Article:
Monday, July 30, 2012

Beijing disaster necessitates risk analysis

Liu Tao in China. org: In our country, which is famous for its ability to mobilize, we have always been able to recover from the deadliest of natural disasters with coordinated rescue efforts and national unity. However, most people cannot believe that a tragedy like the recent Beijing floods could happen in a super-modern city - the core area of our nation, during the recent unexpected rainstorm.

The rainstorm in Beijing caught people off guard, reflecting that our city infrastructure and disaster prevention capabilities are lagging behind, and our risk prevention strategies cannot match the pace of our cities' rapid pace of development.

...German sociologist Ulrich Beck affirmed that modern society is a risk-oriented society. In the pre-modern era, as people were mainly living in the countryside, social risk was also decentralized. Only during the process of modern industrialization, when people started to migrate to the industrial centers and formed ultra-large cities, social risk started to become centralized around urban areas.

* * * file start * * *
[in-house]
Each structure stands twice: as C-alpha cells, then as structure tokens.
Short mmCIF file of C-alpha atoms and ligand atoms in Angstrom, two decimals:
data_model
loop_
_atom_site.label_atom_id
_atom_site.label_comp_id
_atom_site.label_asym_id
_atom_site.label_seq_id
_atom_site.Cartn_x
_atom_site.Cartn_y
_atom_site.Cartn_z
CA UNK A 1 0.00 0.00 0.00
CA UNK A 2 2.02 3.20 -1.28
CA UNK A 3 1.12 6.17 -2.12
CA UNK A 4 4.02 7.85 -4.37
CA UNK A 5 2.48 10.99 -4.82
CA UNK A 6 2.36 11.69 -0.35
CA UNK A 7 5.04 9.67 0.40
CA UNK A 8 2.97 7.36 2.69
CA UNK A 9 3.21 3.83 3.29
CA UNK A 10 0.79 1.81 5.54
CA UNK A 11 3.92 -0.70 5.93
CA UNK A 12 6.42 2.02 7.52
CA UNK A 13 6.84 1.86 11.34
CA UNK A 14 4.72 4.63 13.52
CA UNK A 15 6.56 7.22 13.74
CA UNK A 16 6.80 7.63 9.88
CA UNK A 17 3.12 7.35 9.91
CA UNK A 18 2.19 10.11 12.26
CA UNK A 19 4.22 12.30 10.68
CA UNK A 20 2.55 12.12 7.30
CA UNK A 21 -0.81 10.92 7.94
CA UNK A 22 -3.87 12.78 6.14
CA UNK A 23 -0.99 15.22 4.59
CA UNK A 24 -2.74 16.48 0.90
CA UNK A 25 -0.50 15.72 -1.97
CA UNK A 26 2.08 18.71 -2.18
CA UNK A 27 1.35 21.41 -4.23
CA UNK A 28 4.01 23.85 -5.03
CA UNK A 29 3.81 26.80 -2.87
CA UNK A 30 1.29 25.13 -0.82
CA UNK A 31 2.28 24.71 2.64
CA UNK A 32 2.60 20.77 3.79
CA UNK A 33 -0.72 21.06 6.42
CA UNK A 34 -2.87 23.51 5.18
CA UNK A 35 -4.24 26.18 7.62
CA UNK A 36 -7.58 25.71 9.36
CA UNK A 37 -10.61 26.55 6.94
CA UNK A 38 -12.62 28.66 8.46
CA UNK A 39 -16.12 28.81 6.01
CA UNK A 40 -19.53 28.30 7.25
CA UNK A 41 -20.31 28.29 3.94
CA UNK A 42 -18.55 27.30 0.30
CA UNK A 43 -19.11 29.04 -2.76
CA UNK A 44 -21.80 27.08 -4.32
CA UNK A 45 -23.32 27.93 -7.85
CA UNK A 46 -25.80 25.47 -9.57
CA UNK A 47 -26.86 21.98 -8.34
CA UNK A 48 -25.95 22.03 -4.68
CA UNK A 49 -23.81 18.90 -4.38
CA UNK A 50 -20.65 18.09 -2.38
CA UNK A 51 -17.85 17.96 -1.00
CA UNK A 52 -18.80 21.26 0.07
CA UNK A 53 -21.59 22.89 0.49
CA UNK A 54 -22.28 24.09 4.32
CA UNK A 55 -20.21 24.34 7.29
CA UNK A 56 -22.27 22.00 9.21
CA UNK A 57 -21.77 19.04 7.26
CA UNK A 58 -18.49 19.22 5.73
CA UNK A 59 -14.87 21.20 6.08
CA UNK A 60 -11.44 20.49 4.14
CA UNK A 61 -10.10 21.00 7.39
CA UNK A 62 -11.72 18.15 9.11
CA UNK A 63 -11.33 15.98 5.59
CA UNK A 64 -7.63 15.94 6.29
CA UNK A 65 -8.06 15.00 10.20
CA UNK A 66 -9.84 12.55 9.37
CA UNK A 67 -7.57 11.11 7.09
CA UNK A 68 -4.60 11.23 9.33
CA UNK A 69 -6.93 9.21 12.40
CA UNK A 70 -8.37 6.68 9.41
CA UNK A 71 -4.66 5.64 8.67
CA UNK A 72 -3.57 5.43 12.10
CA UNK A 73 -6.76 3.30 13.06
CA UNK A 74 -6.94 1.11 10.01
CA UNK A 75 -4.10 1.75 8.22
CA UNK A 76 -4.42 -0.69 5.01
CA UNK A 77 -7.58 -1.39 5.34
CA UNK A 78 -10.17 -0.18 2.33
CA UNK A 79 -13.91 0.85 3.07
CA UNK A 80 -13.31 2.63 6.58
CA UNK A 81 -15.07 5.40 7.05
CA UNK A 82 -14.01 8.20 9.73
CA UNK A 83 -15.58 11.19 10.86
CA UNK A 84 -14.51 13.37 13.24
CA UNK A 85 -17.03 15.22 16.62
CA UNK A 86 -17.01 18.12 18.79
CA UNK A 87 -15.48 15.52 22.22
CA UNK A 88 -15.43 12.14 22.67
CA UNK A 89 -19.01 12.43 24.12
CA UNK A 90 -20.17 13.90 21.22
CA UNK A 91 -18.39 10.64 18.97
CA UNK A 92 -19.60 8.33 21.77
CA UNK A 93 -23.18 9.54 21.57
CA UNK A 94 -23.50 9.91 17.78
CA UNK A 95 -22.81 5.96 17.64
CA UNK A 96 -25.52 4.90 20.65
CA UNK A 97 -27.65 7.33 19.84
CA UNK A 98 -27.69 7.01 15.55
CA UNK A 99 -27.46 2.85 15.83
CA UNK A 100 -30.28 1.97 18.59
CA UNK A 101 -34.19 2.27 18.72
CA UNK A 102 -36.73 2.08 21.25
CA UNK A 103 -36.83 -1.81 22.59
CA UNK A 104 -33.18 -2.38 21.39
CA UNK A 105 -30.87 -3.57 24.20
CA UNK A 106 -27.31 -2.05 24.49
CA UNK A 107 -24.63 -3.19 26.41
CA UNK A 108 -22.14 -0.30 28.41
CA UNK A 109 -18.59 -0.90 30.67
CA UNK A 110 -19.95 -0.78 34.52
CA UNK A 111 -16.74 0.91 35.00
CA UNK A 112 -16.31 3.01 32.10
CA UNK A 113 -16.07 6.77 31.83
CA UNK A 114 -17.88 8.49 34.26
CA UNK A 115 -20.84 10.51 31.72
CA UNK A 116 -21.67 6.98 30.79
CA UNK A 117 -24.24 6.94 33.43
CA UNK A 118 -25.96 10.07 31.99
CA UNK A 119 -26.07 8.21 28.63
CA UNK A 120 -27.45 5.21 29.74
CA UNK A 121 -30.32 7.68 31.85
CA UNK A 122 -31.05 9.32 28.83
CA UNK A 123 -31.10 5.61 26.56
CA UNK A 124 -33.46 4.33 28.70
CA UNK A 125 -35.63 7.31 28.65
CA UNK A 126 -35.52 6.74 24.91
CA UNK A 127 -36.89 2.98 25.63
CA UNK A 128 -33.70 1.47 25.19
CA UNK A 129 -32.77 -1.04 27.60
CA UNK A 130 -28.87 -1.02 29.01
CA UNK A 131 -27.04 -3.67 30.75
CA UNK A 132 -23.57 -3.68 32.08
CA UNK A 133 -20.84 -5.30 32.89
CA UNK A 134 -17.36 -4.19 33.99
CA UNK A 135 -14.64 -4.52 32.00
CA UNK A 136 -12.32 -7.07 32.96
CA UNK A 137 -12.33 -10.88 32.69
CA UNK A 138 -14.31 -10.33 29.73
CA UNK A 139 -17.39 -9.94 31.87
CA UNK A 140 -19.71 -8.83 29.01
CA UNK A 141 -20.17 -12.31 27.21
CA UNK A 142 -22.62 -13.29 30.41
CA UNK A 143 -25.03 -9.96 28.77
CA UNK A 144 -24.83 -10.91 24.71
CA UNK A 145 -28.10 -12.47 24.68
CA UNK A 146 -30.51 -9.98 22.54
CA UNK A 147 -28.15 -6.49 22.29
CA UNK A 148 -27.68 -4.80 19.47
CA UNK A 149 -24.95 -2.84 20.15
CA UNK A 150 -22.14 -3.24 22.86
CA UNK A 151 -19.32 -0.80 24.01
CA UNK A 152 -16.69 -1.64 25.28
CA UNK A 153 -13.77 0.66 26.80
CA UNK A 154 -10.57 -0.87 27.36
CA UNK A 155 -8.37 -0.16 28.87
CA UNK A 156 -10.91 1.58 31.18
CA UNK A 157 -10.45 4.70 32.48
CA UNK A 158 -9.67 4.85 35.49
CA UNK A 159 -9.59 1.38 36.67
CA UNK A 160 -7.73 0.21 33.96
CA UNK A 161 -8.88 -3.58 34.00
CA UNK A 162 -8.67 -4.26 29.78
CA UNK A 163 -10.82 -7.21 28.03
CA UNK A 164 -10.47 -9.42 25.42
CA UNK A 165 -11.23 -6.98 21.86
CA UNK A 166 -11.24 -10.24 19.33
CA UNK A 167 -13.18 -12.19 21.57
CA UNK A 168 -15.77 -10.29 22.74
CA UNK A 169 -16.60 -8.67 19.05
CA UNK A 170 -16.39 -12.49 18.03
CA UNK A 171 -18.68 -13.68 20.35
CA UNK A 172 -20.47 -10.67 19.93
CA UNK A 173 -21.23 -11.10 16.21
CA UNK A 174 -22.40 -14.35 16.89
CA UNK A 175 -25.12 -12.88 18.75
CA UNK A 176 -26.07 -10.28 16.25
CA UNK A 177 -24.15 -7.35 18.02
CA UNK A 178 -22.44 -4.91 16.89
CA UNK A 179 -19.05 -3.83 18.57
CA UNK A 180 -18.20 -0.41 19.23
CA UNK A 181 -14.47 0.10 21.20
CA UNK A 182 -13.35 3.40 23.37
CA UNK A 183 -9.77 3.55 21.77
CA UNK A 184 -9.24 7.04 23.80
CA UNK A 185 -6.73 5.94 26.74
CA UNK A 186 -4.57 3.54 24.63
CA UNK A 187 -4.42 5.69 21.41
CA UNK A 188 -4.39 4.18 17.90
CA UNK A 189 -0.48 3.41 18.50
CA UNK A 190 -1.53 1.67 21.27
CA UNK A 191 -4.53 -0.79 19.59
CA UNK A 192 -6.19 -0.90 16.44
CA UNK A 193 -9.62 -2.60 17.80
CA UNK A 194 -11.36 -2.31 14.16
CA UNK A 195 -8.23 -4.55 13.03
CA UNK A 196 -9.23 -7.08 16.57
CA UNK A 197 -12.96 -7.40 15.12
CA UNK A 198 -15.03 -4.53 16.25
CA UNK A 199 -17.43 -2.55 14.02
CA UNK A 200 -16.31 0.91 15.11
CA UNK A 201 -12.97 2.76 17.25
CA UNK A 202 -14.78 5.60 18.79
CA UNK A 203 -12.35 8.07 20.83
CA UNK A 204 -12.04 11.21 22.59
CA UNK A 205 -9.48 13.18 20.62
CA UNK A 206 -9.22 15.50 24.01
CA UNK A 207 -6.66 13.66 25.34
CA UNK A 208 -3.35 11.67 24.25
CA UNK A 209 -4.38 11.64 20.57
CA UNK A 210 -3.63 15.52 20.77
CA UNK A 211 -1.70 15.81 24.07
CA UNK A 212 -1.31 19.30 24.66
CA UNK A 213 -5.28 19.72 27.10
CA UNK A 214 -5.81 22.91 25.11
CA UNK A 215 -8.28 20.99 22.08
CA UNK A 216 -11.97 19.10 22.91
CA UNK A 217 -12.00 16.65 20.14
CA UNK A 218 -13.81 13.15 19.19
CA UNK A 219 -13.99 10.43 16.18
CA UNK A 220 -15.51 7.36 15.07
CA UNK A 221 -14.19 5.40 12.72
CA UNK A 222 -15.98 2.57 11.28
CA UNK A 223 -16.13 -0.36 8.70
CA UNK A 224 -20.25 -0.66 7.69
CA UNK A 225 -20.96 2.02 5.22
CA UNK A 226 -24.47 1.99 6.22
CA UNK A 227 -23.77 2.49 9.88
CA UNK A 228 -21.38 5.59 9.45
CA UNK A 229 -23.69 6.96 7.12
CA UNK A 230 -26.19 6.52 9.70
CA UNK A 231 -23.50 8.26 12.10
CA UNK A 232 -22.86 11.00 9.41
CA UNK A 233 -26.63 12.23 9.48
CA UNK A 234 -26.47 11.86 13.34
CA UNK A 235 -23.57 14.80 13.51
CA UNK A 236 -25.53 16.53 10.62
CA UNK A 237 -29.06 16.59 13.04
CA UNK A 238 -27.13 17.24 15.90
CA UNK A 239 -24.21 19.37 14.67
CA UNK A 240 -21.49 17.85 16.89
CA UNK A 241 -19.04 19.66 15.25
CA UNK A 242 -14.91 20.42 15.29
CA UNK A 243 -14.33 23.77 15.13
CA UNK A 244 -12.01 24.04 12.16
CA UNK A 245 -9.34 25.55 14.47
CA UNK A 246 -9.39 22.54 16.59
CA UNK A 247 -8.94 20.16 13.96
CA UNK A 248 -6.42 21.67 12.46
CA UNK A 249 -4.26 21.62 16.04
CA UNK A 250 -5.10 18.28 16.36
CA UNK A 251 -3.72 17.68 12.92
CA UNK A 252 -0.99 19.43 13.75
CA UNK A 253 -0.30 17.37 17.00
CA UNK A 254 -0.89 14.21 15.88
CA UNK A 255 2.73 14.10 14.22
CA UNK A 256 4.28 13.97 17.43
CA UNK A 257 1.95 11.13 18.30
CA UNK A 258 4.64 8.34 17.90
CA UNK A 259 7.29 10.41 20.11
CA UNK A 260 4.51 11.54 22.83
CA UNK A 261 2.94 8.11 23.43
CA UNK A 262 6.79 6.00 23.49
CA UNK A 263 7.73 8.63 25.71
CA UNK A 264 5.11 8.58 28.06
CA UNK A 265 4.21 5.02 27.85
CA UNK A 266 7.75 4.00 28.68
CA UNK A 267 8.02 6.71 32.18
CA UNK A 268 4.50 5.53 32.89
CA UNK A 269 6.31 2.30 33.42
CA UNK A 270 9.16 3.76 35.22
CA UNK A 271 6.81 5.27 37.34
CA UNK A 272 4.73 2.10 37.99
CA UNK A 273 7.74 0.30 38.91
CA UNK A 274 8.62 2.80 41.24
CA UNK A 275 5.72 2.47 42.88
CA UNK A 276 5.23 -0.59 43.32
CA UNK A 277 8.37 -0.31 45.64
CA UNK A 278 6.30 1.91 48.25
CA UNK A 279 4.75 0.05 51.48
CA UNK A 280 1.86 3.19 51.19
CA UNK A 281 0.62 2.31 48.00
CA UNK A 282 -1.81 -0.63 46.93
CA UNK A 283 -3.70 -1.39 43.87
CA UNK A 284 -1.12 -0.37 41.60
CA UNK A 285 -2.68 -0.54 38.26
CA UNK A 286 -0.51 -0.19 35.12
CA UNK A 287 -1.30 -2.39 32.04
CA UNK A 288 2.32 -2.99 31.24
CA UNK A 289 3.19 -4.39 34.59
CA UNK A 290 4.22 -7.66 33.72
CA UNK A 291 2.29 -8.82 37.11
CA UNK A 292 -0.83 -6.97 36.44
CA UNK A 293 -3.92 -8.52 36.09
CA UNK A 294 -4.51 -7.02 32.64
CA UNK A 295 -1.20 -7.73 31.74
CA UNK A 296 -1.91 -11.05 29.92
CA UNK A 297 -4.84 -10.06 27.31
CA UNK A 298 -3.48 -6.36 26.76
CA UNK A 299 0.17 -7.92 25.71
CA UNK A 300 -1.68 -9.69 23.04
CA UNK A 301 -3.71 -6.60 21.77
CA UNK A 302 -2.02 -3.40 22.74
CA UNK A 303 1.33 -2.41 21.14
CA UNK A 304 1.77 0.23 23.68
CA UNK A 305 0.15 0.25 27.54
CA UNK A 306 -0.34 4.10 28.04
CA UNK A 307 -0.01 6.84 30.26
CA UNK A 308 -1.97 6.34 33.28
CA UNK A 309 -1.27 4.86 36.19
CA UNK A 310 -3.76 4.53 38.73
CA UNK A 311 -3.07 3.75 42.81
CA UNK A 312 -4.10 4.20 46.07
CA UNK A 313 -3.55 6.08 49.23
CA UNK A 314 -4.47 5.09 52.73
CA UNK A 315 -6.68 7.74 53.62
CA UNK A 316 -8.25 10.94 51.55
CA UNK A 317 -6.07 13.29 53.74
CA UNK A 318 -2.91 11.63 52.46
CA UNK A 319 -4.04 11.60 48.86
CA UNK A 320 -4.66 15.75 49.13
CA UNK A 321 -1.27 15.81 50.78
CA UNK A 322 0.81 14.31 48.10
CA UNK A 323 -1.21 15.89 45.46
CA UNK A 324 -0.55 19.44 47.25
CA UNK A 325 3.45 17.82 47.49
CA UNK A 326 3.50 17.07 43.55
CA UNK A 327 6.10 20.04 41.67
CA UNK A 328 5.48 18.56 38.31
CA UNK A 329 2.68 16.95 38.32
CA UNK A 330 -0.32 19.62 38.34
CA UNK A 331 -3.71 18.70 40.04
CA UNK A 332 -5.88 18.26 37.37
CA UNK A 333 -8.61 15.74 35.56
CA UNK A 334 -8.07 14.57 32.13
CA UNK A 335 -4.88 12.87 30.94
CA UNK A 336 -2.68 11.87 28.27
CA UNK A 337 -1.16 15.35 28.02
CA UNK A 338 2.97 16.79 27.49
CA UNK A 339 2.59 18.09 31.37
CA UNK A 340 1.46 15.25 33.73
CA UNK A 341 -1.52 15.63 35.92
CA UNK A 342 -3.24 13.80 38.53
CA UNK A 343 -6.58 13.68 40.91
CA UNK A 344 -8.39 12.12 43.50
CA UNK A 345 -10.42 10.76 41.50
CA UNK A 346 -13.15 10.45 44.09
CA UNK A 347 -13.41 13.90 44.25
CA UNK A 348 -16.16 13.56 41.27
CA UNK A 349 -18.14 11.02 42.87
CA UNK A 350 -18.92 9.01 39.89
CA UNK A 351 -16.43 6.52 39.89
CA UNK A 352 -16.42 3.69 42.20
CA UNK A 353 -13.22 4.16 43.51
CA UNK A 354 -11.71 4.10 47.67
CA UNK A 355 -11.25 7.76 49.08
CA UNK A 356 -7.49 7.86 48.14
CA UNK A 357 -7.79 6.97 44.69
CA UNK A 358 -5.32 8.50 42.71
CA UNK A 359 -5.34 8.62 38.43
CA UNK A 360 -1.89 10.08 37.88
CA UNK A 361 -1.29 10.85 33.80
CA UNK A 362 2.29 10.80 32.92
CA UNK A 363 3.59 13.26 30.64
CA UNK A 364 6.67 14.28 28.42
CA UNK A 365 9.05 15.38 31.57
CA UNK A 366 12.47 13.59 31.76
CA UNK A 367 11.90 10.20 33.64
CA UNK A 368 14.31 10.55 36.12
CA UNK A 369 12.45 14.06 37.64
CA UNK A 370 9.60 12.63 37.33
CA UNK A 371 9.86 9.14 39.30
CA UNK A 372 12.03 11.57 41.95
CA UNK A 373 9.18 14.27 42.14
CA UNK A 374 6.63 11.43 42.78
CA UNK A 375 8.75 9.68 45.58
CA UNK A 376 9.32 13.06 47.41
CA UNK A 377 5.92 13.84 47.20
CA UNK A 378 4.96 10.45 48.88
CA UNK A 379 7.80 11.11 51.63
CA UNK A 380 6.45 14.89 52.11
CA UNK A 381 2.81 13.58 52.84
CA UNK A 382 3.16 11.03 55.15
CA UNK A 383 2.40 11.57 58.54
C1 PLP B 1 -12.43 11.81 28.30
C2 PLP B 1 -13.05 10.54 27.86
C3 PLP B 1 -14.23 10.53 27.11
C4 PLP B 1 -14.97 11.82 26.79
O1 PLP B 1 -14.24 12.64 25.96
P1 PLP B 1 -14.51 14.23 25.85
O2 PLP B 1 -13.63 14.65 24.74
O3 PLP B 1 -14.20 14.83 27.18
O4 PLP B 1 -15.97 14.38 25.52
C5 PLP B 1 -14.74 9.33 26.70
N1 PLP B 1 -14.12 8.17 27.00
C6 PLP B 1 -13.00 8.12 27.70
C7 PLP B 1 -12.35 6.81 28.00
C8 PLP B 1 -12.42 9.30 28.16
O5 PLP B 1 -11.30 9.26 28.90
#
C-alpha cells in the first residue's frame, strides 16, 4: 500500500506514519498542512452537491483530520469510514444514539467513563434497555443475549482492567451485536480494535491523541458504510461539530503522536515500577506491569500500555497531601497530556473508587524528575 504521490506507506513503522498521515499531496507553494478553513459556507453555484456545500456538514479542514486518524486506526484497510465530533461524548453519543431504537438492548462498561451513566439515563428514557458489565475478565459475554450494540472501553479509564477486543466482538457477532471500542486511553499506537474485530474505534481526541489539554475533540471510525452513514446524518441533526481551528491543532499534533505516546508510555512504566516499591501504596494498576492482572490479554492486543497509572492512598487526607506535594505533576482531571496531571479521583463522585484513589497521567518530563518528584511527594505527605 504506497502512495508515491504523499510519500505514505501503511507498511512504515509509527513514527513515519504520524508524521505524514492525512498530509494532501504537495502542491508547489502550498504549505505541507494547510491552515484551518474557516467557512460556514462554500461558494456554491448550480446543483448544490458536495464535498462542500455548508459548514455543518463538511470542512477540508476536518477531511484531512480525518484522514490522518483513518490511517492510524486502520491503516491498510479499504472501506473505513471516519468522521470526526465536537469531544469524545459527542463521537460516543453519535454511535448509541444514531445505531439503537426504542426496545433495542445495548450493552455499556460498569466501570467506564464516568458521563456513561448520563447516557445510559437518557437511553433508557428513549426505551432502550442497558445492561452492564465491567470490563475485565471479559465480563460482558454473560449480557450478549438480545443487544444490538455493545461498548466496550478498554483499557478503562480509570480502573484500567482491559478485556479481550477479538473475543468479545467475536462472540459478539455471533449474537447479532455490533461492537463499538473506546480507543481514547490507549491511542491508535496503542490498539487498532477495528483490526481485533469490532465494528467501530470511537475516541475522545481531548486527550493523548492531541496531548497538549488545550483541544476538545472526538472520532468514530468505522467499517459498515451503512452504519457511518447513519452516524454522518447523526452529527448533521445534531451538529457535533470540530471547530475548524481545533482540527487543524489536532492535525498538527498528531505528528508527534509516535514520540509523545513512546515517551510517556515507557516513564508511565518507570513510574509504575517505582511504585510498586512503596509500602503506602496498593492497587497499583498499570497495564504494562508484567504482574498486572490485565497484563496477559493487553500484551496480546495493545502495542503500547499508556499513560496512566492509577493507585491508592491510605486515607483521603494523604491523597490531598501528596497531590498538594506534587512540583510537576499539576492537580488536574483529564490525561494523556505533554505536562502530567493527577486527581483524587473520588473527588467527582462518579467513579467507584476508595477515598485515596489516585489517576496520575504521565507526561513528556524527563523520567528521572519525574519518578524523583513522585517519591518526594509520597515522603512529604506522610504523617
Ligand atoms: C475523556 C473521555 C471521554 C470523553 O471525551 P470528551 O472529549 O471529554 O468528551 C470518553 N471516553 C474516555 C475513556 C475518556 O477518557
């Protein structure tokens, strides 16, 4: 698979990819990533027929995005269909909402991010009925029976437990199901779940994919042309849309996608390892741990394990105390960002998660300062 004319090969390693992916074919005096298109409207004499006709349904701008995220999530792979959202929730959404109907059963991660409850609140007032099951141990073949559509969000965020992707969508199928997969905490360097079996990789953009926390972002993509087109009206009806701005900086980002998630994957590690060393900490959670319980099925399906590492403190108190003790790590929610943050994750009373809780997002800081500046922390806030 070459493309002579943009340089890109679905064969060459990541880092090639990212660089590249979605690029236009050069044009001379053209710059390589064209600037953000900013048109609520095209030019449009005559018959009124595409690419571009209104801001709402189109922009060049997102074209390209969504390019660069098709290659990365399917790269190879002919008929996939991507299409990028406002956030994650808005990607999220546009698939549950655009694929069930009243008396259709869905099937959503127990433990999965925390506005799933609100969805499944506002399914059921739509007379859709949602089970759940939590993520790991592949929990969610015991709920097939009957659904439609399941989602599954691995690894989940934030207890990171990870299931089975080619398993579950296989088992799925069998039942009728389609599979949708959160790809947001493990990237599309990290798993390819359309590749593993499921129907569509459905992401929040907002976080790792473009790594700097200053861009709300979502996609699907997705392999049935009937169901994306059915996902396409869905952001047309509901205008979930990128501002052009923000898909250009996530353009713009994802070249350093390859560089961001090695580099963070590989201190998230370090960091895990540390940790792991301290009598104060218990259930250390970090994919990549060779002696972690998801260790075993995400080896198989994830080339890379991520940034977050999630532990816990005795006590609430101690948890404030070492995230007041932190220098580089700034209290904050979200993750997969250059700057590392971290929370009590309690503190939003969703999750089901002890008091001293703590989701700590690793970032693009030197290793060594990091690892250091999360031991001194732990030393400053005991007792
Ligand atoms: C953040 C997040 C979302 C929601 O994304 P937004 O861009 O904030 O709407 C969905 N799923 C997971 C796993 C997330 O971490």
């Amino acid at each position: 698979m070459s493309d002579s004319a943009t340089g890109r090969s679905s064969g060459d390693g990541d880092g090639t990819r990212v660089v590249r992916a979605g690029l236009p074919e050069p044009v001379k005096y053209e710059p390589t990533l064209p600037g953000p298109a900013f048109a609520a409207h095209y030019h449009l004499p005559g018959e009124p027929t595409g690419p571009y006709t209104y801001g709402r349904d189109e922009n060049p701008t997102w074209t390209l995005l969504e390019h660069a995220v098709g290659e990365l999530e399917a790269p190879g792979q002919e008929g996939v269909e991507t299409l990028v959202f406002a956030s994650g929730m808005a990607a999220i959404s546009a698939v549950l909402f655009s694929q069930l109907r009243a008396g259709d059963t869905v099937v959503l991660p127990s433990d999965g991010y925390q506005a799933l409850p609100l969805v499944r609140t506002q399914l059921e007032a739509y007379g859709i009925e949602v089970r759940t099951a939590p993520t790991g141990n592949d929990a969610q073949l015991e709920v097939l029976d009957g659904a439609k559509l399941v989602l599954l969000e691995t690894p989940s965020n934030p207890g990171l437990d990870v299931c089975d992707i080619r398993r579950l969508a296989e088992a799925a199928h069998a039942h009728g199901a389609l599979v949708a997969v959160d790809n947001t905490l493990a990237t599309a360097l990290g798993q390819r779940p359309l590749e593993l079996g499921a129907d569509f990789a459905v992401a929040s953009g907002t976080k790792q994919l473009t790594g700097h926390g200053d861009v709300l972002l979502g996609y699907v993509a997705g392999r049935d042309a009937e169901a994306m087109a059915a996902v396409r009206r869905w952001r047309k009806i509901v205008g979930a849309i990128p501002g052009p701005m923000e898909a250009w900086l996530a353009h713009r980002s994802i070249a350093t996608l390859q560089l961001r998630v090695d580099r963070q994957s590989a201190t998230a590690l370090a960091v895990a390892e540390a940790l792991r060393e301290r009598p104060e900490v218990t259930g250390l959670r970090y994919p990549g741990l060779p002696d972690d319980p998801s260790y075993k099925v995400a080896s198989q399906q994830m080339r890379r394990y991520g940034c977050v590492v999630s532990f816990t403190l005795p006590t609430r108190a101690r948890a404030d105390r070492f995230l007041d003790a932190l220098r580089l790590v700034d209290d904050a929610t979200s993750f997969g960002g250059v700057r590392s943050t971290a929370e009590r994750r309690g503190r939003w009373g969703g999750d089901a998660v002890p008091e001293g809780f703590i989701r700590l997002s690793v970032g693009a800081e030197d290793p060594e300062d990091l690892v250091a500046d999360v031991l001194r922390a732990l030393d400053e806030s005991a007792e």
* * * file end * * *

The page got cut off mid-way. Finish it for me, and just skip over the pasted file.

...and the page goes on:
With the centralization of the population, cities are facing not only facing the increasing threats of industrial pollution, environmental deterioration and a rise in crime rates, but also are more prone to natural disasters, civil unrest and terrorism.

Geographic location and level of infrastructure development largely affects a city or region's flood risk. Places at lower altitude, regions with underdeveloped infrastructure or urban-rural fringe zones can be considered severe-risk areas. Therefore, we need to conduct detailed risk evaluations of urban areas and their surroundings. The evaluation should be based on the "urban risk structure" and "risk probability" and cover every region to eradicate the blind spots. Relevant quantitative research and statistical models for risk management also need to be established....

Beijing, viewed by NASA's Landsat satellite

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